3. Create safe spaces in and out of therapy.
My biggest struggle was taking what my therapist gave me and using it outside of her office. The practice of creating safe spaces for my own well-being was a task. I had to learn to be mentally prepared to take on all the triggers I would face in the real world; safe spaces had to be built, honored, and enjoyed often. Personally, I started practicing yoga, both vinyasa and bikram. I also indulged in reflective journaling, meditative breathing, and using gemstones to help balance my mood.
When not in therapy, praying out loud to God and yogic chanting helped release a lot of tension. I surrounded myself with people who were like-minded and also on a journey of healing and self-care. When attempting to repair ourselves, mentally and physically, the company kept on and through the process is essential, and can ultimately dictate whether we fly or fail. I stayed away from things and people that I knew were triggering. Sometimes, now I’ll take walks or sit still in my peace corner at home when I start feeling overwhelmed and unsure. What I have learned on this journey is this: We can create our own versions of emotional safety wherever we choose. It’s all about finding what works for you and your mood.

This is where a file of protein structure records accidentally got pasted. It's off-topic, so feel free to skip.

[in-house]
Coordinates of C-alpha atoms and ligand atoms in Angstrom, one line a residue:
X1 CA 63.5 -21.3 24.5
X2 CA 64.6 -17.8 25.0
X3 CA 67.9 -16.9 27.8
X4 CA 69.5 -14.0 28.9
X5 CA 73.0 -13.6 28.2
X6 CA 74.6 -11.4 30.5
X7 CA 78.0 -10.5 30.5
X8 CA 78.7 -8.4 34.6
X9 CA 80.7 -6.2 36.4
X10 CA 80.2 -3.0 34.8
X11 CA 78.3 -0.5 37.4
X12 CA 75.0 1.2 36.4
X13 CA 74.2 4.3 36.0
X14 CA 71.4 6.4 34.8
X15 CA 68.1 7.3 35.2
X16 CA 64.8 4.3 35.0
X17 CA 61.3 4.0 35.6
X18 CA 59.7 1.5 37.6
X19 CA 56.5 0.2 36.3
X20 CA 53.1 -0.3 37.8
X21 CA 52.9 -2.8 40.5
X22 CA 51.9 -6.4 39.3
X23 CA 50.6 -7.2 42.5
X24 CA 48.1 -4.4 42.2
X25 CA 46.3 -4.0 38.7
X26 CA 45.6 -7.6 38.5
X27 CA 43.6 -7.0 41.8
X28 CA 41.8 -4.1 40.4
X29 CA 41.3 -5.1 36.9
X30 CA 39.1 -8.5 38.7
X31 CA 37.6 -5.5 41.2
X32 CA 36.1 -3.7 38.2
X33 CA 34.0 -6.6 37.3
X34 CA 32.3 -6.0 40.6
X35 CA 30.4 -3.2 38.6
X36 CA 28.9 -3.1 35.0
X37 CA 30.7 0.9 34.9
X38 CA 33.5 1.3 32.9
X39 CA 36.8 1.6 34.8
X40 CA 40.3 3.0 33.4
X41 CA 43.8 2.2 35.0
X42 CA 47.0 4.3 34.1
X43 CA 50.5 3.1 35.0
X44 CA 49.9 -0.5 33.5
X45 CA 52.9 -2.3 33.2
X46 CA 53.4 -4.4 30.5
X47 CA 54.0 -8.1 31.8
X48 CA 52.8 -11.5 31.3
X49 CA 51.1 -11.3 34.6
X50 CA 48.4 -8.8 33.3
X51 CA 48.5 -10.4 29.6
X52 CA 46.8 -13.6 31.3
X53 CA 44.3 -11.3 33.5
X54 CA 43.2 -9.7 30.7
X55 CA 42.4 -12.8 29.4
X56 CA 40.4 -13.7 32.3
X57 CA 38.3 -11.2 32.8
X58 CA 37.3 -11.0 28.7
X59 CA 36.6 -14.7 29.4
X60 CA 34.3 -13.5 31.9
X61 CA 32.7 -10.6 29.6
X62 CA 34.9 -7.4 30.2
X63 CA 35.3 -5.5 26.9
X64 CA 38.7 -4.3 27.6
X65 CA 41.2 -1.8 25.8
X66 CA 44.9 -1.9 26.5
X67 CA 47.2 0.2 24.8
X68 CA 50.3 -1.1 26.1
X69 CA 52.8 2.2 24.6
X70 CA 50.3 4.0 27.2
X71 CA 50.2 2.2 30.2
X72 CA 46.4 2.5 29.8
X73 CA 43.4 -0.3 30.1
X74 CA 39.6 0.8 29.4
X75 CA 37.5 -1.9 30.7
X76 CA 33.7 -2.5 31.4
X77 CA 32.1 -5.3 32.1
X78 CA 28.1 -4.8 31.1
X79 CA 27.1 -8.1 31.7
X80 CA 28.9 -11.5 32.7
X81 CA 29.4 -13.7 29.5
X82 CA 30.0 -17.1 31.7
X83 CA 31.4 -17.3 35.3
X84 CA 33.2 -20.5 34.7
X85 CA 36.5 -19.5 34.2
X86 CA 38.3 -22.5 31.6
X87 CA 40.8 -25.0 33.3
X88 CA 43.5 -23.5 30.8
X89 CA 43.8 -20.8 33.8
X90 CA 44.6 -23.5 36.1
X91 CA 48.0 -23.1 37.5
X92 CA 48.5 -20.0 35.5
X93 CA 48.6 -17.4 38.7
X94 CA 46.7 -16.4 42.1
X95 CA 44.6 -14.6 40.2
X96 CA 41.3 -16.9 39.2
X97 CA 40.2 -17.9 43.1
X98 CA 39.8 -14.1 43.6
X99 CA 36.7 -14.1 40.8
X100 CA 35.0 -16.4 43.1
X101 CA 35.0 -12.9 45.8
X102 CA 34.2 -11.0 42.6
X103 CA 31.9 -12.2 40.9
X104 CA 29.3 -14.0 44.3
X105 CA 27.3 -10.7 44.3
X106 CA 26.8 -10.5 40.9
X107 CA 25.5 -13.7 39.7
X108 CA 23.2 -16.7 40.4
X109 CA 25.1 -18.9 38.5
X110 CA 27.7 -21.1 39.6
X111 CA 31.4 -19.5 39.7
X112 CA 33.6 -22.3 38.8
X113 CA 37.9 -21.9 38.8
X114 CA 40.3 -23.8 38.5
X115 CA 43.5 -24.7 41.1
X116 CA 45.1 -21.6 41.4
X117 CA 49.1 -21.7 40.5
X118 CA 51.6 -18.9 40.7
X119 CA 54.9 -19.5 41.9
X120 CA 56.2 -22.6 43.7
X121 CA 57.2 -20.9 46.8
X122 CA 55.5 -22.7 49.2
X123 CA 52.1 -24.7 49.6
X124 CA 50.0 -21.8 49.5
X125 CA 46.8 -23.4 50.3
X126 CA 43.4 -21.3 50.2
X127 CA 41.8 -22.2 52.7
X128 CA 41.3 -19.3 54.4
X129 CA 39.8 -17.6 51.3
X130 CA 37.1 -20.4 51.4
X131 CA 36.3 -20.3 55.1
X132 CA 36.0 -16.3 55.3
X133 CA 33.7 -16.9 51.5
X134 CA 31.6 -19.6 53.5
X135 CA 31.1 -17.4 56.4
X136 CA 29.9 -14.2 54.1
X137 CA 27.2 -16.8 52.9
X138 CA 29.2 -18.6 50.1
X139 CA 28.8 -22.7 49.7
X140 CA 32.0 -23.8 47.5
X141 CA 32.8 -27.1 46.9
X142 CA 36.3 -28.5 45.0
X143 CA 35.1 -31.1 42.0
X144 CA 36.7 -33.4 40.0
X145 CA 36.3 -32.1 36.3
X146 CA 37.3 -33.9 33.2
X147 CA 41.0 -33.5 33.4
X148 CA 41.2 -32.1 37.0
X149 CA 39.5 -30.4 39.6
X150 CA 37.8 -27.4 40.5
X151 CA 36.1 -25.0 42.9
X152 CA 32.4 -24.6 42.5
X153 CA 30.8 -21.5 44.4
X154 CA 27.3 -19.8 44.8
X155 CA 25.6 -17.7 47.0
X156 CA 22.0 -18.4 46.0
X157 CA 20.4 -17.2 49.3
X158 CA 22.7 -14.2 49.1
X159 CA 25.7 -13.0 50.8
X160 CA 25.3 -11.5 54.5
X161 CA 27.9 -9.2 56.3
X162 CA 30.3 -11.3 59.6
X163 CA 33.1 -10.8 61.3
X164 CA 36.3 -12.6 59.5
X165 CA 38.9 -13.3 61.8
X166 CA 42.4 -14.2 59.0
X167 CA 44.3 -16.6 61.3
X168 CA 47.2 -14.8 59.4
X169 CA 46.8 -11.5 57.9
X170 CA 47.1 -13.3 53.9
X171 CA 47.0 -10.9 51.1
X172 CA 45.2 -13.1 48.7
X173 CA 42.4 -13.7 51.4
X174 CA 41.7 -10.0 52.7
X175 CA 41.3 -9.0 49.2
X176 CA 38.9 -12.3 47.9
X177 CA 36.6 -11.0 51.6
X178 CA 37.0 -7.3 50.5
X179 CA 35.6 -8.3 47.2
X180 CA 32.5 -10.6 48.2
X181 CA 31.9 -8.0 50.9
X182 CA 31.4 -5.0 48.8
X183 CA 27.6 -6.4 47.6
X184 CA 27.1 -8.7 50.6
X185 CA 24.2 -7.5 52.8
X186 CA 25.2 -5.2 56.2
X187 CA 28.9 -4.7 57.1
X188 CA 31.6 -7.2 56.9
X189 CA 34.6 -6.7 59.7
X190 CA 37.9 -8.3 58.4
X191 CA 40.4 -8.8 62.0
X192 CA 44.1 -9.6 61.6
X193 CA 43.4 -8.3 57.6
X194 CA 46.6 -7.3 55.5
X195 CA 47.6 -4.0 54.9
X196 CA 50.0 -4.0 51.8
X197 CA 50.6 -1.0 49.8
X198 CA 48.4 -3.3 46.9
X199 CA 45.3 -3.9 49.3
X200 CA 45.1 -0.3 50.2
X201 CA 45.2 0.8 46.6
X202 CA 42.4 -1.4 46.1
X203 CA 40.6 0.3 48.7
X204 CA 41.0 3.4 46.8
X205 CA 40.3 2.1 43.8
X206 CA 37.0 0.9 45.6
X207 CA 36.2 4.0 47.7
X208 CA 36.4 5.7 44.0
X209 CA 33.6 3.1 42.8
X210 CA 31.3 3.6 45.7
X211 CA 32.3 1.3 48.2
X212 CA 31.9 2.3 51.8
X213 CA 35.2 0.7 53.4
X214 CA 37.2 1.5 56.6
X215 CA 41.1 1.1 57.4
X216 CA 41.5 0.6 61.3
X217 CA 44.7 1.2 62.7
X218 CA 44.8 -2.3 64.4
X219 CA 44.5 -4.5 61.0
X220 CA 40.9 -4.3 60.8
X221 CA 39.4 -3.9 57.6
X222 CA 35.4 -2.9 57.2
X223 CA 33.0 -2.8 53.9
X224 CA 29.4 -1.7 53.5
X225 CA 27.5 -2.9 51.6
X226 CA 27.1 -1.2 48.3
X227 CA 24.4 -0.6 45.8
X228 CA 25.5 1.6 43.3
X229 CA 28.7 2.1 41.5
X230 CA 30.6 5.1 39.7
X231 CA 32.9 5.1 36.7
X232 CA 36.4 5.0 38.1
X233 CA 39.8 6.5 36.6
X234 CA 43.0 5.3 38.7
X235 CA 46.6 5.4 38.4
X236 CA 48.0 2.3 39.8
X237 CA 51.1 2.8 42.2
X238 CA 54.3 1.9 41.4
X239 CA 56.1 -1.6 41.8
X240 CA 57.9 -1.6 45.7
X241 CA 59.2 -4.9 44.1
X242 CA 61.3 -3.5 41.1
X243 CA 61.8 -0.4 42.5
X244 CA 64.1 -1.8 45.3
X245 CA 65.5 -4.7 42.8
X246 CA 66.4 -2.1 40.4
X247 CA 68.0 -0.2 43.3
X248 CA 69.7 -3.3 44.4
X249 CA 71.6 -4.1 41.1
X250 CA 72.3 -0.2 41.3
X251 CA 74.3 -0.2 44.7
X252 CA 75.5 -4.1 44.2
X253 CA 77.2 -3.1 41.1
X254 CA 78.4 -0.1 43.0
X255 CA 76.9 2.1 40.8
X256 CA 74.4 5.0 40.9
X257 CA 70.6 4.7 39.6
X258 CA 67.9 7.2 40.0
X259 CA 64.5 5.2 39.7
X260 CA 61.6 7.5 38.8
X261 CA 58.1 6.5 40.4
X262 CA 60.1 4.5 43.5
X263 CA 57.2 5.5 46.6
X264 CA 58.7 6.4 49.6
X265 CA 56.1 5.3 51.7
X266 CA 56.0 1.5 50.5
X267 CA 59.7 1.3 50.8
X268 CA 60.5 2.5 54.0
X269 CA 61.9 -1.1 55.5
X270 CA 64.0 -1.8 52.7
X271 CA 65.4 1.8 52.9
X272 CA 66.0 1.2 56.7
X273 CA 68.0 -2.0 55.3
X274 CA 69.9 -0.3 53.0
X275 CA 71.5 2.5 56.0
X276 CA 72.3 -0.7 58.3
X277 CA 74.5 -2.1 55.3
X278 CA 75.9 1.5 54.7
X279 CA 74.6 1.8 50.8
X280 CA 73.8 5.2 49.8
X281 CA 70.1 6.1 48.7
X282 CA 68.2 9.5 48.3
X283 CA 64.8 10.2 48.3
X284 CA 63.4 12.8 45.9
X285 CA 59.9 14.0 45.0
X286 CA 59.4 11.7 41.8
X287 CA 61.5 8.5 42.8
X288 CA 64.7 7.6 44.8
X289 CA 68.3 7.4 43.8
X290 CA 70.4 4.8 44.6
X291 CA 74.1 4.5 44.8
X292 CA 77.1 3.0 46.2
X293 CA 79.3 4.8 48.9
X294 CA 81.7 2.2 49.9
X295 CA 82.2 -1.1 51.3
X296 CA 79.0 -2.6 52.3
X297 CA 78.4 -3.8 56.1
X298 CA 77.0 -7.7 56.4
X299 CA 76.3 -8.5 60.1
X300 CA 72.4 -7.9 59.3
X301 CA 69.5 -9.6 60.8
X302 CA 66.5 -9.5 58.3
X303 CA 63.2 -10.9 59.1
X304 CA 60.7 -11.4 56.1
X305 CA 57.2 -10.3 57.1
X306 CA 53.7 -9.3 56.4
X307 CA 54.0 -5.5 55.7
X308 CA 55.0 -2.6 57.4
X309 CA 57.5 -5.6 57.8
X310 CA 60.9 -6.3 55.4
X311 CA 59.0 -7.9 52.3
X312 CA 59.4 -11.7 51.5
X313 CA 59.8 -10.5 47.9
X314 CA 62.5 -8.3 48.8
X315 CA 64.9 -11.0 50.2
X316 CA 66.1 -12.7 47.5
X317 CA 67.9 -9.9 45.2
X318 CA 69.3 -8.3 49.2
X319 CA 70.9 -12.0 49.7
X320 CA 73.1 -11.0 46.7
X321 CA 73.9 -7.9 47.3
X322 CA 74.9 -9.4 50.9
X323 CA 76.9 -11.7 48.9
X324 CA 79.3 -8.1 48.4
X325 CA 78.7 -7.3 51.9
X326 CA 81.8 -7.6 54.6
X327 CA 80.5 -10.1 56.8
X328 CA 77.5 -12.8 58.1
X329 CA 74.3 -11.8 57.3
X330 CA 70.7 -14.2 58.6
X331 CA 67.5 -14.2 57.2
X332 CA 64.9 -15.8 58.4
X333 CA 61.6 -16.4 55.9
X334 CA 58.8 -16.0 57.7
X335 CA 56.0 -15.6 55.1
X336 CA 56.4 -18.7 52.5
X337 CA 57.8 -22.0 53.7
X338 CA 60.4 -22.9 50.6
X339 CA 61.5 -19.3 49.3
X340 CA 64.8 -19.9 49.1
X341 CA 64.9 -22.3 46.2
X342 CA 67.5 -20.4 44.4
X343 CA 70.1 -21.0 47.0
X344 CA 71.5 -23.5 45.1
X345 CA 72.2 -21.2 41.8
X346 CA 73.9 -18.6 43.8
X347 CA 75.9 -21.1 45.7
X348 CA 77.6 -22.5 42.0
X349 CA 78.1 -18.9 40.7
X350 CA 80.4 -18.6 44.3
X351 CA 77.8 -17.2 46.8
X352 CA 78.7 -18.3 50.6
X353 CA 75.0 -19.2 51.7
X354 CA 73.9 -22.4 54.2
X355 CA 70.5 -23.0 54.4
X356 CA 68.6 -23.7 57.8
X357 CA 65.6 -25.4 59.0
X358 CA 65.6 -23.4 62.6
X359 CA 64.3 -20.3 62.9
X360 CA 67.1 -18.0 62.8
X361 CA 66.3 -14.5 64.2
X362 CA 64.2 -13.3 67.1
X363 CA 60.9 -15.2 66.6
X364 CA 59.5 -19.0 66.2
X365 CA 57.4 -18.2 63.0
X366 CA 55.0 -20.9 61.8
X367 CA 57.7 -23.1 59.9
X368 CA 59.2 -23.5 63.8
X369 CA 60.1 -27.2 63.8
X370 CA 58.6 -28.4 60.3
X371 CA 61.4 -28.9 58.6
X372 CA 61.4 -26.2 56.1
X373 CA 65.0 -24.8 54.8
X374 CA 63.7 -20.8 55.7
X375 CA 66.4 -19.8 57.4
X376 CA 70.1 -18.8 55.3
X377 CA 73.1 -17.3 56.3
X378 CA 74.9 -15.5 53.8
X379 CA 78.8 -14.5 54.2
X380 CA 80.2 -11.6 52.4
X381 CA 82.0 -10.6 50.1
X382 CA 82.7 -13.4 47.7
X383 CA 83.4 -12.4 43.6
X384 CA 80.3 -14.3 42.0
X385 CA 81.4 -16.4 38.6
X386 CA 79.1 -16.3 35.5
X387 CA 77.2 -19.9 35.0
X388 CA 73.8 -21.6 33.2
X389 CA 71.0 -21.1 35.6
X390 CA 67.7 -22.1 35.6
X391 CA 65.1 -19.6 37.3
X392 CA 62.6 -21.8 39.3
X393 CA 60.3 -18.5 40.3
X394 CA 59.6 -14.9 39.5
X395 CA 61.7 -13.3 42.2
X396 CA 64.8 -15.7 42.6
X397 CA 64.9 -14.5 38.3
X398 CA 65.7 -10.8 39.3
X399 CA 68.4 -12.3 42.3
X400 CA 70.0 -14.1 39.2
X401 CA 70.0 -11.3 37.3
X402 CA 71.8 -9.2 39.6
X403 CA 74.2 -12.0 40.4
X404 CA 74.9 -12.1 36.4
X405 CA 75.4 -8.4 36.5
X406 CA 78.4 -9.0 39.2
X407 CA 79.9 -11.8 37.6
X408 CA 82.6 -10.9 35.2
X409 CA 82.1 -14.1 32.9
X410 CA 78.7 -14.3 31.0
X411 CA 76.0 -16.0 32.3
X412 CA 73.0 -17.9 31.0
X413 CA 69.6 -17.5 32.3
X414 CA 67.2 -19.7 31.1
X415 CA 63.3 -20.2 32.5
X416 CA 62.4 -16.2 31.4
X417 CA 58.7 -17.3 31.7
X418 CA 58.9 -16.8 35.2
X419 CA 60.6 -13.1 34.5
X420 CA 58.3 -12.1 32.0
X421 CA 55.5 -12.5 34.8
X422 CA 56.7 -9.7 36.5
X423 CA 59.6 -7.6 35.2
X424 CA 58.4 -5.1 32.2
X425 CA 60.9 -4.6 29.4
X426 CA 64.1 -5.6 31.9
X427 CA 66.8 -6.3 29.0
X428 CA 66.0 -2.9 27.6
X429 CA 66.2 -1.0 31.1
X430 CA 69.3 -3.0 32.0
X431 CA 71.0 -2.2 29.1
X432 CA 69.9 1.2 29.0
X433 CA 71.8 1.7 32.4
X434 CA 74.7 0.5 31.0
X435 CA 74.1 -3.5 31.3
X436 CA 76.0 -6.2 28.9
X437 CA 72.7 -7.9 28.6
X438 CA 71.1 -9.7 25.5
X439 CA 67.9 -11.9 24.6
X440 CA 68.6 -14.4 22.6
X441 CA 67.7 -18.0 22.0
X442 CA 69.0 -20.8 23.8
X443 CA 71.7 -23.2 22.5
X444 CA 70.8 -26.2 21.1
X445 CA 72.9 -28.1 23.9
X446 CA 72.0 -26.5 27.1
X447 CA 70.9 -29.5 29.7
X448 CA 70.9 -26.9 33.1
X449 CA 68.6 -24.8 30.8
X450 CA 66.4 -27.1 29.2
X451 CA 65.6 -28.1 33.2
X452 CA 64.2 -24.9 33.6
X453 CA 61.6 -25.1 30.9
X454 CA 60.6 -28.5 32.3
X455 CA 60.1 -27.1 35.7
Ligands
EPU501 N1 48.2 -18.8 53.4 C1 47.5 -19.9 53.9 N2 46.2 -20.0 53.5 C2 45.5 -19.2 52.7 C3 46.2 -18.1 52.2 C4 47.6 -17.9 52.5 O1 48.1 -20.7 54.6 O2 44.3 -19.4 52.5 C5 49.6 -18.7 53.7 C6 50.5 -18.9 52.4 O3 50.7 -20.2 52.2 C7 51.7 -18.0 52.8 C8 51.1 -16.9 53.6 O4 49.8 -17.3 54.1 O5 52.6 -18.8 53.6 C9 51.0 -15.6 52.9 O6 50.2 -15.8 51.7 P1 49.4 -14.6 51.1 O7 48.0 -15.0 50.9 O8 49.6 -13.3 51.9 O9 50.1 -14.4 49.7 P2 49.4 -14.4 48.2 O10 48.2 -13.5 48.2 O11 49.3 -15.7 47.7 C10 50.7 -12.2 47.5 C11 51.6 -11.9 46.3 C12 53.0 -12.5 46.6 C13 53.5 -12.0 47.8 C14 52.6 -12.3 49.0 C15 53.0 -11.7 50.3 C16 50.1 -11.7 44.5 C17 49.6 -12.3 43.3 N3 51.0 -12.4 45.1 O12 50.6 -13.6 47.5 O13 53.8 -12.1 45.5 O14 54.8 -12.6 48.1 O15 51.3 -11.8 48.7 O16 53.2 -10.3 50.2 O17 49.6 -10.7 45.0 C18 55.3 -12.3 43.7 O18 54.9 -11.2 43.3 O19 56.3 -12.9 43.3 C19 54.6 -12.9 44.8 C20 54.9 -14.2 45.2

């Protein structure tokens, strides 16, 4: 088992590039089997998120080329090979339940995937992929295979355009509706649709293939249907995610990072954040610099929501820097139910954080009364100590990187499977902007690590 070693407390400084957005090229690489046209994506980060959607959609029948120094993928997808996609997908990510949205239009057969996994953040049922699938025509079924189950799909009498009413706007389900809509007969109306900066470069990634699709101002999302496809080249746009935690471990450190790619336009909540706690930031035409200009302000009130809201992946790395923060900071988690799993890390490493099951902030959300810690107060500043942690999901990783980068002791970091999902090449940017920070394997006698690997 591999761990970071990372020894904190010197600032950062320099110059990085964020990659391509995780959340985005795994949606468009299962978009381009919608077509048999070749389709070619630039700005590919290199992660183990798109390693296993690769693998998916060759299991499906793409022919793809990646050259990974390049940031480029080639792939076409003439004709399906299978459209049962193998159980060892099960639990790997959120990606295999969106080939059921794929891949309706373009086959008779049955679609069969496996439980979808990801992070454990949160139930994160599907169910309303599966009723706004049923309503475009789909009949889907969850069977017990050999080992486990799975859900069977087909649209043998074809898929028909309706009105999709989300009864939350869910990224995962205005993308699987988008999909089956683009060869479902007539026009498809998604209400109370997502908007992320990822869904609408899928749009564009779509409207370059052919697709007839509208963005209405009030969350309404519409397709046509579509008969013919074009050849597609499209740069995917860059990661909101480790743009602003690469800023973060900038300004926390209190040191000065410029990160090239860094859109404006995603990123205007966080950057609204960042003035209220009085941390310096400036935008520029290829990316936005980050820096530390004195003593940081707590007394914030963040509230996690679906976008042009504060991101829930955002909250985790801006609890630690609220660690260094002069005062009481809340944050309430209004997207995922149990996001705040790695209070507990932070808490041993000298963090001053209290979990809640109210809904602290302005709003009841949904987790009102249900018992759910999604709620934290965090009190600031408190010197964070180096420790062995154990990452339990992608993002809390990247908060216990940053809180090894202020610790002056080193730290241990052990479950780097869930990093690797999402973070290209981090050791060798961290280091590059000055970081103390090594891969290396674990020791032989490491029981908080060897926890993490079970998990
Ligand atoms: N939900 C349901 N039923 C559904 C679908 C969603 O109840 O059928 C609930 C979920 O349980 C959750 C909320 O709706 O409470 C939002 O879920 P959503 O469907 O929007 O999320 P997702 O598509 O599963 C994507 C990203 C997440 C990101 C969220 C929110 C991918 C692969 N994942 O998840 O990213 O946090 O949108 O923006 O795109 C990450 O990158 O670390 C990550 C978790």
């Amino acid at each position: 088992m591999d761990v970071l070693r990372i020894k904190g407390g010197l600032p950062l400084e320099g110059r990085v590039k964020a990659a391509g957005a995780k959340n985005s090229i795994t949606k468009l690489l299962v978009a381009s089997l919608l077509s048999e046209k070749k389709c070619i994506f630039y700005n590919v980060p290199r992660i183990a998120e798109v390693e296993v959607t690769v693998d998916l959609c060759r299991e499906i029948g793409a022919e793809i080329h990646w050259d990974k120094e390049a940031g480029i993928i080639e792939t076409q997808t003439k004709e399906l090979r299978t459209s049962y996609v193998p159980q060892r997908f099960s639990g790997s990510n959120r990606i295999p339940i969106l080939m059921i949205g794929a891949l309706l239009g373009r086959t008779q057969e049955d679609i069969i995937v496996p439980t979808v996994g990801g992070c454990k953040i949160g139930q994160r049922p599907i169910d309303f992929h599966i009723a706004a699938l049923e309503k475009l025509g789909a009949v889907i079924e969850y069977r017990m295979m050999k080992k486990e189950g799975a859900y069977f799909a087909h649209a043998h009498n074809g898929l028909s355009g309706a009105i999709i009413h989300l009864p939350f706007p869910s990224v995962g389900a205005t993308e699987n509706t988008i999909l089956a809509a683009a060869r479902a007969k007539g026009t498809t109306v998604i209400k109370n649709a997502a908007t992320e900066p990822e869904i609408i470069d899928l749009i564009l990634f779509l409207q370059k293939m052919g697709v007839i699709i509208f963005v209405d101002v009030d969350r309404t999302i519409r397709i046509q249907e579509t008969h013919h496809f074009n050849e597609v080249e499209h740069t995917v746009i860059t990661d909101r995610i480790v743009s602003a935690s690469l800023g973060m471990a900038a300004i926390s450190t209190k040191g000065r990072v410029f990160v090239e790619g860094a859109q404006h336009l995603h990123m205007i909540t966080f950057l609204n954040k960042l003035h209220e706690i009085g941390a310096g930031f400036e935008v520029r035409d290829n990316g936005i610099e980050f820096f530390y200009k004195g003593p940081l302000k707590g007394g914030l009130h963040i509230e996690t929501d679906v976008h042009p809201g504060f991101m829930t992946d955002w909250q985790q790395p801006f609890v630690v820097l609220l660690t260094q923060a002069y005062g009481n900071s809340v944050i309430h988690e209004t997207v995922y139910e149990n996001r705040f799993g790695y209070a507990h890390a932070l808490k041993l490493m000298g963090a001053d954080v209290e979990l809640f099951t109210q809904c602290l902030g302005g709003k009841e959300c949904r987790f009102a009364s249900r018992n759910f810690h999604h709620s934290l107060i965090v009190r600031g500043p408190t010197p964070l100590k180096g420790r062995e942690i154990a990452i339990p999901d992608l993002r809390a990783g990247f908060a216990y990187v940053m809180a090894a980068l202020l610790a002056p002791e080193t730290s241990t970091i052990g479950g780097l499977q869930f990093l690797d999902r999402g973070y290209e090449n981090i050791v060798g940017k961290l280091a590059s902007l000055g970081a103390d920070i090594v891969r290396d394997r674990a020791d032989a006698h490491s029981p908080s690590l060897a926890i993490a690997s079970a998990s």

I did not apologize for being unapologetically hands-on with my mental hygiene.
Although it took years of learning and unlearning what emotionally safety looked like to me, once I built spaces that I could run away to and heal in, life became easier. I took my therapist's advice, invested in journals to pour my heart into, accepted my truth instead of hiding from it, and I did not apologize for being unapologetically hands-on with my mental hygiene.
Mental health requires us to show up, be uncomfortable, and break down generational barriers that prevent the proper alleviation of repressed pain. No one can start our healing process for us, we have to trust in the fact we are fully capable of having full and fantastic lives. Depression and mental illness does not have to win, nor does it have to be hidden due to shame or negative societal labels. I couldn’t truly enjoy my life until I stopped being fearful of taking steps forward to mend my mind, body and spirit. The choice to put my healing first, despite any stigma or adversity that came from it, was the best decision I made for myself, daughter, and my future.
I’m currently on the hunt for a new therapist to assist me through a new stage of life: becoming a wife, blending families, and staying sane and in tune with myself (and husband) while doing so. We all deserve happiness and mental clarity, but we have to be proactive in taking the steps to arrive at our desired destination.
This post is a part of our Mental Health Awareness week. Read on for more stories that address mental health in the Black community.